It's the 55th slowest STR of FTDNA's first 67 so it is 13th fastest.

The noteworthy thing about M222 is that 481=25 is +3 off the modal of 22.  481=19 is -3 off the modal.  Distance from the modal is of significance.  

Other than these Spanish guys I can't find any 481=19 guys with R-L21* although I did find eight 481=18 guys.  The majority of those eight are Irish Type II/South Irish (565=11 385b=15 447=24 391=10 442=13 439=11 456=15) guys.

481 is slow-moving in the sense that it is not one of FTDNA's red fast-mutators. It is classed by FTDNA as a slower-mutating marker.

It may not be the absolute slowest marker, but it's not one of the handful of fast mutators either.

I'm not sure what bearing Irish Type II has on this cluster. Are you seeing a relationship?
« Last Edit: June 14, 2010, 08:07:39 AM by rms2 » Logged

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« Reply #42 on: June 14, 2010, 09:07:30 AM »

I just noticed something that could be quite important. The only two guys in this cluster with 67-marker haplotypes, Sampedro and Calzada, both have 481=19.

481 is a slow-mutating marker. The R1b1b2 modal there is 22. R-M222, for example, can be identified by its somewhat unique 481=25.

So the fact that the only two guys in this cluster with 67-marker haplotypes just happen to have 481=19 seems to me more than coincidence.

Hmmm . . .
I'm not saying 481 is not important but I wouldn't call it slow moving.  
http://freepages.genealogy.rootsweb.ancestry.com/~geneticgenealogy/ratestuff.htm
It's the 55th slowest STR of FTDNA's first 67 so it is 13th fastest.

The noteworthy thing about M222 is that 481=25 is +3 off the modal of 22.  481=19 is -3 off the modal.  Distance from the modal is of significance.  

Other than these Spanish guys I can't find any 481=19 guys with R-L21* although I did find eight 481=18 guys.  The majority of those eight are Irish Type II/South Irish (565=11 385b=15 447=24 391=10 442=13 439=11 456=15) guys.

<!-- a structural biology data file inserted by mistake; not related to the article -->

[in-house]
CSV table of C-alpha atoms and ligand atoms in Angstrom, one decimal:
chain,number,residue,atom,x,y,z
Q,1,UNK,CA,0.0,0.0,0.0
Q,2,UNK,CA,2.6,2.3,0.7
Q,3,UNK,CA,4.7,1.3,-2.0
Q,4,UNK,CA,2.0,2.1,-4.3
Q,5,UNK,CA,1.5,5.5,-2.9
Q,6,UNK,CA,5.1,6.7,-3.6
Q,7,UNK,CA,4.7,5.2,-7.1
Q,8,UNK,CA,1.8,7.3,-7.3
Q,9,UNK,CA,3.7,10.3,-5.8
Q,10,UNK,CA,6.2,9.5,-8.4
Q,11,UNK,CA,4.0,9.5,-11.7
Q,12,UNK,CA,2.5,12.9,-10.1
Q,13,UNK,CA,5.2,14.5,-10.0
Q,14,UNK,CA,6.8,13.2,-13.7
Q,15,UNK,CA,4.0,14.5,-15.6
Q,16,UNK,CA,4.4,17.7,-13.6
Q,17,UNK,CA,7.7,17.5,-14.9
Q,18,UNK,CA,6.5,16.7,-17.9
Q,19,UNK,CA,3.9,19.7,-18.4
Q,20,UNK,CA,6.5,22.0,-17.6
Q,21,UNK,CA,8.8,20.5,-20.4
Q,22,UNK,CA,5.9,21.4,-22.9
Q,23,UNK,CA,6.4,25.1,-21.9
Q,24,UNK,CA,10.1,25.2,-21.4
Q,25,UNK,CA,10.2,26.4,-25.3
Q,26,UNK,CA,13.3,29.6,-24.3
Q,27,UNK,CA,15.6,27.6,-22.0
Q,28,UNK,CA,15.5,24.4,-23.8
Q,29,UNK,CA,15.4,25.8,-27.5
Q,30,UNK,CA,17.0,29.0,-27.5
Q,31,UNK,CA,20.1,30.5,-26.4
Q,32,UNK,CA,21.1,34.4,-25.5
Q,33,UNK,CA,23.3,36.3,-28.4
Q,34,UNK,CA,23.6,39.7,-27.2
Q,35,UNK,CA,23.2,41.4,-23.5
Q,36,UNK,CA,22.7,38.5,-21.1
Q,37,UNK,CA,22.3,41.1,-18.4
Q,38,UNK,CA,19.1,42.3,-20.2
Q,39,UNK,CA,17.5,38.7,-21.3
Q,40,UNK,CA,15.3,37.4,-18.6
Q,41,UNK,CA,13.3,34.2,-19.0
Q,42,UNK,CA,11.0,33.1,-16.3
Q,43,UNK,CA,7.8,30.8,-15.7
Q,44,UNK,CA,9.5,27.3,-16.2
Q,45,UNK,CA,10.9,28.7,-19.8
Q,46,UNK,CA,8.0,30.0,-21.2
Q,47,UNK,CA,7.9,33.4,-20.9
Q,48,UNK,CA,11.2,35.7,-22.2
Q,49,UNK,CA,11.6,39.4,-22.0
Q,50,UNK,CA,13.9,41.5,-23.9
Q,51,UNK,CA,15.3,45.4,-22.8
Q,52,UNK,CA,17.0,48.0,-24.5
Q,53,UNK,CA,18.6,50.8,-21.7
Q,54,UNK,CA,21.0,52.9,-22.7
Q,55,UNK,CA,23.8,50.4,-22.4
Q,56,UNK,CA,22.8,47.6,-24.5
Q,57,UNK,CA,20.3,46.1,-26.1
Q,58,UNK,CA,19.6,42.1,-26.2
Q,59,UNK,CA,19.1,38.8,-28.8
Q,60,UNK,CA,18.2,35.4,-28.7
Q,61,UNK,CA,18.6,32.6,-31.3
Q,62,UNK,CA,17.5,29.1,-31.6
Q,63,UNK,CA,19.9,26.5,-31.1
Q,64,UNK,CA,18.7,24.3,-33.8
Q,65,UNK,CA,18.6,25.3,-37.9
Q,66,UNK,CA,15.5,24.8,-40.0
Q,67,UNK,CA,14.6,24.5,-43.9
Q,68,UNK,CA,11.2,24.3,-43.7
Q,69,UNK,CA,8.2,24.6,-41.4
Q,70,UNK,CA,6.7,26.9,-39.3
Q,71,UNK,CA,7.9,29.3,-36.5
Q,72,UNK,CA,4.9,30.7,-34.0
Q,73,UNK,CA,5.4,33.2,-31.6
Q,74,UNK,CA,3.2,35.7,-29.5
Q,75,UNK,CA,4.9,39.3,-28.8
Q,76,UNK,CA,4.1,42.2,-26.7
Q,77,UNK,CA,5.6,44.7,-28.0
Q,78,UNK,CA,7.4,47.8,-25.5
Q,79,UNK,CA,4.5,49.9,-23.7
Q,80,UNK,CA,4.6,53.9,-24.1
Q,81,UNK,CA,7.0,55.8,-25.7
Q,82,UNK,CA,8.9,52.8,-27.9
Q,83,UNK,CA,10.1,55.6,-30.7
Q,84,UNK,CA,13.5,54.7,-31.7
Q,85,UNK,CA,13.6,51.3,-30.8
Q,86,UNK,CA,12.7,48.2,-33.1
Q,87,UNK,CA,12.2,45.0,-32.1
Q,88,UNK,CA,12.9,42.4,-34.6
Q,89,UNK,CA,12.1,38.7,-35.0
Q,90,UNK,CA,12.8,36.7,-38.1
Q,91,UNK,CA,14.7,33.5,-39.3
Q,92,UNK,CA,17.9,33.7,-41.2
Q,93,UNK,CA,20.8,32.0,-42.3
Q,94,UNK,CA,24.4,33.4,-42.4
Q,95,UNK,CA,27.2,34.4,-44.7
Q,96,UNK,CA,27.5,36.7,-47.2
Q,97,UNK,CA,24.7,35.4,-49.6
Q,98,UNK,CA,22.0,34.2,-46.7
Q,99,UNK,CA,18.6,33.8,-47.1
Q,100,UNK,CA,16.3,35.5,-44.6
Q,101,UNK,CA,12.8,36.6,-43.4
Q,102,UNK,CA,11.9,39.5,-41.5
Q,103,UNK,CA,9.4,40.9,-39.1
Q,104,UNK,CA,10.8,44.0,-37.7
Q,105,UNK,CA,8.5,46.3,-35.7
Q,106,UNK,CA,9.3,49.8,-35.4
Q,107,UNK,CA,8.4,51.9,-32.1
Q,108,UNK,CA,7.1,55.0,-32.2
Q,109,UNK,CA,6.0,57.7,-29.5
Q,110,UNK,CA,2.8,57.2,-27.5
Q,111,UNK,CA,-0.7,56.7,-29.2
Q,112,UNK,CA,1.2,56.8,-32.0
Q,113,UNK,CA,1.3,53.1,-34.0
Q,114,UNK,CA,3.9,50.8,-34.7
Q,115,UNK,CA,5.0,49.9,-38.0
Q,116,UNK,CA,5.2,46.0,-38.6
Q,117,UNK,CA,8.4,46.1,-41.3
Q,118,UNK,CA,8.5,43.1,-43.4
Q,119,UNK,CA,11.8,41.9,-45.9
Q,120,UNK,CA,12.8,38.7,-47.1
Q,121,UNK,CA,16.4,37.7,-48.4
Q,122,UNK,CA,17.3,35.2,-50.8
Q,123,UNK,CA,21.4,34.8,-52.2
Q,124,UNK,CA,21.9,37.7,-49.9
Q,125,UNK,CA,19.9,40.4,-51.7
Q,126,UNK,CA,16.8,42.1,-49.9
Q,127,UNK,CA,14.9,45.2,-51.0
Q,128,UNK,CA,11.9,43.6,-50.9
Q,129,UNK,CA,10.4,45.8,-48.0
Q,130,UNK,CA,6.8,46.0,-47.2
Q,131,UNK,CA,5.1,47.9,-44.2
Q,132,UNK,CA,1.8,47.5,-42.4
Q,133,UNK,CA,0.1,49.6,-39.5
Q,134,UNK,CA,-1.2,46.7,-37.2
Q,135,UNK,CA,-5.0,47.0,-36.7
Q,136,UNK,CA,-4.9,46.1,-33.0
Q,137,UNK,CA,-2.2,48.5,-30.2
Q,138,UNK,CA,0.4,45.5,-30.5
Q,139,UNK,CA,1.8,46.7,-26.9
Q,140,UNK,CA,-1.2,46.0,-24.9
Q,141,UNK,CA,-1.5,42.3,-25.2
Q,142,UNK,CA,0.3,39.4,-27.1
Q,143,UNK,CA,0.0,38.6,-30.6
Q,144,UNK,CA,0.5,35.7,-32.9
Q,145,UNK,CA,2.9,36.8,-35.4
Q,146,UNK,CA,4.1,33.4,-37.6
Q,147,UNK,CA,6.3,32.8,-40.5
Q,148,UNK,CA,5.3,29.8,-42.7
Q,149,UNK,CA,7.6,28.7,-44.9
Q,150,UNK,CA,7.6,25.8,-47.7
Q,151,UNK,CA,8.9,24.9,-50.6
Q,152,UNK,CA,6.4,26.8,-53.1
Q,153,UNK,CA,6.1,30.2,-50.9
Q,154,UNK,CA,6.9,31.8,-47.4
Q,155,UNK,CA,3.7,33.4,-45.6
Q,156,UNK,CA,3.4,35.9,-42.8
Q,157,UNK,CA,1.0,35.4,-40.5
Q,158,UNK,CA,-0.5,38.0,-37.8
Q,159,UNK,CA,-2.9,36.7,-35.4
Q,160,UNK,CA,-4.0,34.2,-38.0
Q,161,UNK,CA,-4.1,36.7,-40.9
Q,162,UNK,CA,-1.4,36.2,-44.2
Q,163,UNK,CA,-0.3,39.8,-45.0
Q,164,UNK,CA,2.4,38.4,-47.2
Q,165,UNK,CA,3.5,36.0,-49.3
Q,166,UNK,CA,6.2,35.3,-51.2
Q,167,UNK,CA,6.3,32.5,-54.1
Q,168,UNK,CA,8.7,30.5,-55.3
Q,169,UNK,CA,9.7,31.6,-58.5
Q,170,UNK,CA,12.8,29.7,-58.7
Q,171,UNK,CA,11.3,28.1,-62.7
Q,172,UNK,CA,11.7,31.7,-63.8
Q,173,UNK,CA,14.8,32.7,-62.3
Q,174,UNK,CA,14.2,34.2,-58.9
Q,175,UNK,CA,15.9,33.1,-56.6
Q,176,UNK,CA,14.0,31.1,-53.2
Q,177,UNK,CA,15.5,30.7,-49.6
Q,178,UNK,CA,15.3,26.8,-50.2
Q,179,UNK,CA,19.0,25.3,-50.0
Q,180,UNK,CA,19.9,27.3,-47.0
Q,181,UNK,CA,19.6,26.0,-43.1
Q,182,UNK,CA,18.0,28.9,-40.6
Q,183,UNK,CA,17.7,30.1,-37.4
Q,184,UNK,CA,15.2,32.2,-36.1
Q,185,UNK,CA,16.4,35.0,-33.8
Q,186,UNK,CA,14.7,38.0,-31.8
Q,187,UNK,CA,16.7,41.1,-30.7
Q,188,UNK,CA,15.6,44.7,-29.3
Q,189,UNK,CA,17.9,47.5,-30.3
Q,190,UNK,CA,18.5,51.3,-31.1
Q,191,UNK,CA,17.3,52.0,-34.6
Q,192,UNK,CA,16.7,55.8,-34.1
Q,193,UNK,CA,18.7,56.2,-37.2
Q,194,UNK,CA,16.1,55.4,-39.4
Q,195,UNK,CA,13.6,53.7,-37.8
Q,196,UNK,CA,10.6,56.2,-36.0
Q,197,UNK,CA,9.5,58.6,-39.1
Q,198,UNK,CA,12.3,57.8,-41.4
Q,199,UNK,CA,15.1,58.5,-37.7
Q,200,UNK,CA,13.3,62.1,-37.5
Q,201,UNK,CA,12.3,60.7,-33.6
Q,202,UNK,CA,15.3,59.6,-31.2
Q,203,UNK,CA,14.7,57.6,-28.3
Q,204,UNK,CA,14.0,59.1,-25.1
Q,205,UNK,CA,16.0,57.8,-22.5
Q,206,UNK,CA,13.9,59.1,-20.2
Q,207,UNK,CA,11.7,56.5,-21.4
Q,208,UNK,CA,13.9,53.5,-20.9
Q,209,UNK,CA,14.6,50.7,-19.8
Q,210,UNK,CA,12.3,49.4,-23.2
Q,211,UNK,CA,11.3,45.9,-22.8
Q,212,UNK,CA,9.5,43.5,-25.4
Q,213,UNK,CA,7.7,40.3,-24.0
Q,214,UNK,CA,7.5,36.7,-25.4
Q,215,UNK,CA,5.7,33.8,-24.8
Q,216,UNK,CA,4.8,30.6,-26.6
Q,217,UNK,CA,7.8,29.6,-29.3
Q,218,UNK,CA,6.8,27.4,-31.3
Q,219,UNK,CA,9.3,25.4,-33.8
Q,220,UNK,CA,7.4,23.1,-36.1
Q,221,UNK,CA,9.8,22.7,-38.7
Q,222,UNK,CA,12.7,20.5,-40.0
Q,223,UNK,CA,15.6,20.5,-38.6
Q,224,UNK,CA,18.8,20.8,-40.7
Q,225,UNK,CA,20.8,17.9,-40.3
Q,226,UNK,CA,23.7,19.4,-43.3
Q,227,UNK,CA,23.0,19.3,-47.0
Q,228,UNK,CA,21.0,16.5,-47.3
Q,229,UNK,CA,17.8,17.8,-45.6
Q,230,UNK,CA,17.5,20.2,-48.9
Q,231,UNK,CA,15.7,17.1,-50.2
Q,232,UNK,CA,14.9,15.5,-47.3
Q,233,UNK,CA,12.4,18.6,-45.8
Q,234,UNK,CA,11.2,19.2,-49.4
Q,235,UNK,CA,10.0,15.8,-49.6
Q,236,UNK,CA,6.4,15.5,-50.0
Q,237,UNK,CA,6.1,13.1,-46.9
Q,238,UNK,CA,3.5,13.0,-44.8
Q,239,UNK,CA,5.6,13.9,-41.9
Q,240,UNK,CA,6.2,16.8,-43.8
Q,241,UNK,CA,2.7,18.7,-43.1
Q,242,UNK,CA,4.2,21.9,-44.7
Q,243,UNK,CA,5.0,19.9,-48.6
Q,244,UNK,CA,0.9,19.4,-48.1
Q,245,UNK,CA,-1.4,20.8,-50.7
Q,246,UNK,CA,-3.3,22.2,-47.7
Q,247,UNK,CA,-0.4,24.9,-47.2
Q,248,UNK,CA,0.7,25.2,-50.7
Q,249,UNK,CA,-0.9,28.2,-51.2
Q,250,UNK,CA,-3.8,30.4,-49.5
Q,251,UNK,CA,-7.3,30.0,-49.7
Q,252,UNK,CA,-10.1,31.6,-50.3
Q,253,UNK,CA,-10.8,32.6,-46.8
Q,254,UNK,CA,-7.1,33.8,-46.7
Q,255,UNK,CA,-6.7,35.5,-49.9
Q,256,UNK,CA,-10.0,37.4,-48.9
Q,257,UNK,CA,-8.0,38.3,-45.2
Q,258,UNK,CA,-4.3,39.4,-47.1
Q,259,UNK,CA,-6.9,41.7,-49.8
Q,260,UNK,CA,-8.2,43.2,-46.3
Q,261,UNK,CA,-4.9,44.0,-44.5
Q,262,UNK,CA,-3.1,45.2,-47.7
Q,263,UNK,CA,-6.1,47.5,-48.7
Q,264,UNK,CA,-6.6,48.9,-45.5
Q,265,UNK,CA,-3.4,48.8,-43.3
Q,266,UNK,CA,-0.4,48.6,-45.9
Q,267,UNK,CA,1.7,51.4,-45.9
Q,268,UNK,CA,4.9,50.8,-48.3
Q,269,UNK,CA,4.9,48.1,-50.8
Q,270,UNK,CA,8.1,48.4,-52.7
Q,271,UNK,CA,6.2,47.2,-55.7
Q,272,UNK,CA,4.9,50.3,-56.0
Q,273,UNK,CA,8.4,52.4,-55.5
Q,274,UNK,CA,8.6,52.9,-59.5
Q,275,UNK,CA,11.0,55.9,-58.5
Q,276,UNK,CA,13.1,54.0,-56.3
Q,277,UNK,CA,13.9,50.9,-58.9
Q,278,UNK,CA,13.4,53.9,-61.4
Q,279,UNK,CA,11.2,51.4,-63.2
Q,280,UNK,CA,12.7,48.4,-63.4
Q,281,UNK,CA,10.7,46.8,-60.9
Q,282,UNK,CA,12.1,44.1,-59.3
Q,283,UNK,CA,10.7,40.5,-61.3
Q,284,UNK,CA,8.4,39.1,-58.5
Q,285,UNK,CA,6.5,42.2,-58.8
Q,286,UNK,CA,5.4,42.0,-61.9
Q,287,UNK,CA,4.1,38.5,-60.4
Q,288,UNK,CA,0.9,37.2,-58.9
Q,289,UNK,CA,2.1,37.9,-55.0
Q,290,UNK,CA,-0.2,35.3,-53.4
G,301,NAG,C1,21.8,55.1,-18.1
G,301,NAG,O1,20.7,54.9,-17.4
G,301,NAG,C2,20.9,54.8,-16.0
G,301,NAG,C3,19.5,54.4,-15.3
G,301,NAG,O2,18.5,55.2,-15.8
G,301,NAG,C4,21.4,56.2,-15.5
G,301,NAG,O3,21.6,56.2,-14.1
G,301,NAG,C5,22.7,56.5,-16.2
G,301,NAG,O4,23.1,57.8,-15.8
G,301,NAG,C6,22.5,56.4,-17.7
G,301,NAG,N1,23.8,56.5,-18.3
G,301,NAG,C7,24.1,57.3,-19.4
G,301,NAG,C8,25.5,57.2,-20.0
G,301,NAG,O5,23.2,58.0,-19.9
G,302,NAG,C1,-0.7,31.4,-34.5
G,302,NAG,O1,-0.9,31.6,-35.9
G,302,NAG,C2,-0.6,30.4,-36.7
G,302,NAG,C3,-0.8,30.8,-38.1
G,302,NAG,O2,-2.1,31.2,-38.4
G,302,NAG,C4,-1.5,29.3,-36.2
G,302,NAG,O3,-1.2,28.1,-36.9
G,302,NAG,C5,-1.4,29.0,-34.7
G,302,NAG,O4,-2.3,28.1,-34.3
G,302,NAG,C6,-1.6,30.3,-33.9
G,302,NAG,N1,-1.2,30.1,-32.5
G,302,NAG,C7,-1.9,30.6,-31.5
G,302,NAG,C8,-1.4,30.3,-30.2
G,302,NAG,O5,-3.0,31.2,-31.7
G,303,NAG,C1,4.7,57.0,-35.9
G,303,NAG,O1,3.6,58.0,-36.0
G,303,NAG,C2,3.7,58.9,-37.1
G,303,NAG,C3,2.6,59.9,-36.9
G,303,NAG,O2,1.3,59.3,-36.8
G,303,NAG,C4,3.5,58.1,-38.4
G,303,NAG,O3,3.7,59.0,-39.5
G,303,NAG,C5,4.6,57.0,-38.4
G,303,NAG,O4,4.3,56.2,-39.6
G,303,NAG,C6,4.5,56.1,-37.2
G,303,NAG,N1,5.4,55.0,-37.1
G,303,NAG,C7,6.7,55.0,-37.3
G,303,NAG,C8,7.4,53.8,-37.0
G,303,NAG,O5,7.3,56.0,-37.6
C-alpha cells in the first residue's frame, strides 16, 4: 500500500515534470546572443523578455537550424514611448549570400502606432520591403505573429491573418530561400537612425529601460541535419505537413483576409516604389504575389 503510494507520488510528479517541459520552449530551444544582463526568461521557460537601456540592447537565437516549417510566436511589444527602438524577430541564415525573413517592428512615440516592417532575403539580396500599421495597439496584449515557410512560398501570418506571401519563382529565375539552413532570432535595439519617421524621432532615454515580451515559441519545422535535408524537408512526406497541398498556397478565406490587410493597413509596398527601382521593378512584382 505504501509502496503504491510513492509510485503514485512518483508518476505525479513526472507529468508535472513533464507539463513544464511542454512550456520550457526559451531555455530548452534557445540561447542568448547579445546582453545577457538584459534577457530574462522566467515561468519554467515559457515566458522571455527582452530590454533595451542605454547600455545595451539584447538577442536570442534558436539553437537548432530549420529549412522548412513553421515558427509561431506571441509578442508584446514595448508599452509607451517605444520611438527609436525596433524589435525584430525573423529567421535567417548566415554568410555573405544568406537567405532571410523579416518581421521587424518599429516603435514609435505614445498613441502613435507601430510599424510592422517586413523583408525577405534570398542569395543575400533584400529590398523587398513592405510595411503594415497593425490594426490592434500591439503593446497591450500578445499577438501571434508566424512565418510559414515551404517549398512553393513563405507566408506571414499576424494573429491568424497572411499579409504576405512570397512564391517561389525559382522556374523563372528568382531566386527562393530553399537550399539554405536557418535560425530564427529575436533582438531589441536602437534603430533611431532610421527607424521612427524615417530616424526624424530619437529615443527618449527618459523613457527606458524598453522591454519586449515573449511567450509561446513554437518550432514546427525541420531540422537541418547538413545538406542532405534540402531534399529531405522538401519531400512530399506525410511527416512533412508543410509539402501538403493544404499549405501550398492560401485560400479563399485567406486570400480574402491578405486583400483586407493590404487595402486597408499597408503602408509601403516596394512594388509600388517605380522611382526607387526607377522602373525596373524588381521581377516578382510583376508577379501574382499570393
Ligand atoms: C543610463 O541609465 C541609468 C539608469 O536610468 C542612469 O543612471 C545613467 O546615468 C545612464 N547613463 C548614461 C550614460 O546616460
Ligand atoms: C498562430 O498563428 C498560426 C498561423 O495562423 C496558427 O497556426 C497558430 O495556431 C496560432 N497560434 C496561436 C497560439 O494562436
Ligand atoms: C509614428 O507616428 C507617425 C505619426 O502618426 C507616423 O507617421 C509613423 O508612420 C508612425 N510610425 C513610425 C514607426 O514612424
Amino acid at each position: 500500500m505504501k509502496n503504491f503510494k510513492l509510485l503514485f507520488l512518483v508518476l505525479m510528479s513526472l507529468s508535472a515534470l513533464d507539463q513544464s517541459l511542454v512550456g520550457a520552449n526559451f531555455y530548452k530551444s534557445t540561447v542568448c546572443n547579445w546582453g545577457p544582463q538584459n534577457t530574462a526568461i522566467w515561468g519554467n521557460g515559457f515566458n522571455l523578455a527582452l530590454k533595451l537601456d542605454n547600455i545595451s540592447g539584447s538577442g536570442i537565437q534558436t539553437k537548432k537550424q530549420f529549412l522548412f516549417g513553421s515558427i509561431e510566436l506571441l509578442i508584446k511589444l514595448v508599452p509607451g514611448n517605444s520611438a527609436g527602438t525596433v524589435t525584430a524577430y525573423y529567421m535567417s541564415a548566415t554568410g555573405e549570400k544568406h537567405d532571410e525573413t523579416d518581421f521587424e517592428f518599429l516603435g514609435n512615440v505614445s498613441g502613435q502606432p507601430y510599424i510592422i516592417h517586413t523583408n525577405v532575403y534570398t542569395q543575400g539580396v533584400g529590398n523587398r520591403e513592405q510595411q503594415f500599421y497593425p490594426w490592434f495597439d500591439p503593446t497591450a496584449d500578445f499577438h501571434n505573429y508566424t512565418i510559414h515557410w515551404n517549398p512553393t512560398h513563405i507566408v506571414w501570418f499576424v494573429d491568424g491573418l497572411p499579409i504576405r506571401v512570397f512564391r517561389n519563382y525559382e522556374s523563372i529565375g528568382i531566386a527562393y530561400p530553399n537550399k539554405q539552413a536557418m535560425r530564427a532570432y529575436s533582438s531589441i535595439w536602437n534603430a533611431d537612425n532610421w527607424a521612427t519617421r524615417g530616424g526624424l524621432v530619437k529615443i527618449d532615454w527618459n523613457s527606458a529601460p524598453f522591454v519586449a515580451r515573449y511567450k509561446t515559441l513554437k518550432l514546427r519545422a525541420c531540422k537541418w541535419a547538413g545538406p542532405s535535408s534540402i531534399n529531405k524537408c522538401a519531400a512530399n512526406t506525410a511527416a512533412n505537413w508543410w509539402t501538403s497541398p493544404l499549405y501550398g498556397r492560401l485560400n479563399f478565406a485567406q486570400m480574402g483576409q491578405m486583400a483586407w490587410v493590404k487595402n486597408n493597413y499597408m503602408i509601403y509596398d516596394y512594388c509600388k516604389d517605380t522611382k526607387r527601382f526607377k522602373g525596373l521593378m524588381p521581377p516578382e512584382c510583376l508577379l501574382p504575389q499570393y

481 is slow-moving in the sense that it is not one of FTDNA's red fast-mutators. It is classed by FTDNA as a slower-mutating marker.

It may not be the absolute slowest marker, but it's not one of the handful of fast mutators either.

I'm not sure what bearing Irish Type II has on this cluster. Are you seeing a relationship?
I don't see the relationship of the Irish Type II people with the Spanish Cluster but I'll look a little harder.

The reason I use the STR rates at http://freepages.genealogy.rootsweb.ancestry.com/~geneticgenealogy/ratestuff.htm
is that is what I have written down as recommended in a rootsweb conversation between Vince V, Ken N and Tim J.  I have in my notes that these were the best to use. I think these are the combination of Leo Little and Bob Chandler rates.  Does FTDNA publish their mutation rates? I'd like to compare.

Anyway, 481 is 13th fastest out of 67 at the web site listed.  To compare, 481 mutates once every 184 generations. 406s1 once every 651 generations. 472 once every 67,000 gen. 425 once every 5,600 gen.   Meanwhile, CDY is once only every 28 generations!   I think that is the main point I'd like to make.  The mutation rates are vastly different between STR markers so it is important to have understanding of the depth of the differences.

I think the nice thing about 481 having a real high (as in NW Irish/M222) or a real low value (as in the Spanish cluster) is shown nicely here by Kerchner:
http://www.kerchner.com/r1bproject/histograms/pages/001D481.htm

It IS rare to be 481=19 like the Spanish guys.  Kerchner's chart is a bit out of date, but as noted in a prior post, within L21* only the Spanish guys have it so it may be a tell-tale sign.  As also noted, the South Irish/Type II guys go one better (further from modal) by being 481=18.  That means at one time their lineage had 481=19 as well.  I'll look at some other markers in comparing the two groups.

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« Reply #43 on: June 14, 2010, 12:50:04 PM »

I was just going by FTDNA's color coded system: black for slow mutators (they have 481 in black), red for fast mutators. Based on the chart at the link you gave, it's hard to see why FTDNA would call 481 a slow mutator. I don't know if they have a list of mutation rates published anywhere.

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« Reply #44 on: June 14, 2010, 03:02:02 PM »

I could only spot one non-Spanish guy in our project with 481=19: Hammerlaen, kit N3933, of the Netherlands.

Over at the R-P312 and Subclades Project, Hammerlaen is the only guy with 481=19.

I need to check some of the other projects when I get the chance.
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« Reply #45 on: June 14, 2010, 06:53:55 PM »

There is one guy in the R-SRY2627 Project with 481=19, but he also has 490=10, which is somewhat (although not totally) unique to R-SRY2627.

I couldn't find anyone in the R1b-U152 Project with 481=19.

There are four guys in the R-U106 Project with 481=19, but they also have 492=13.

The R-M153 Project currently has only one guy with a 67-marker haplotype, but he does not have 19 at 481.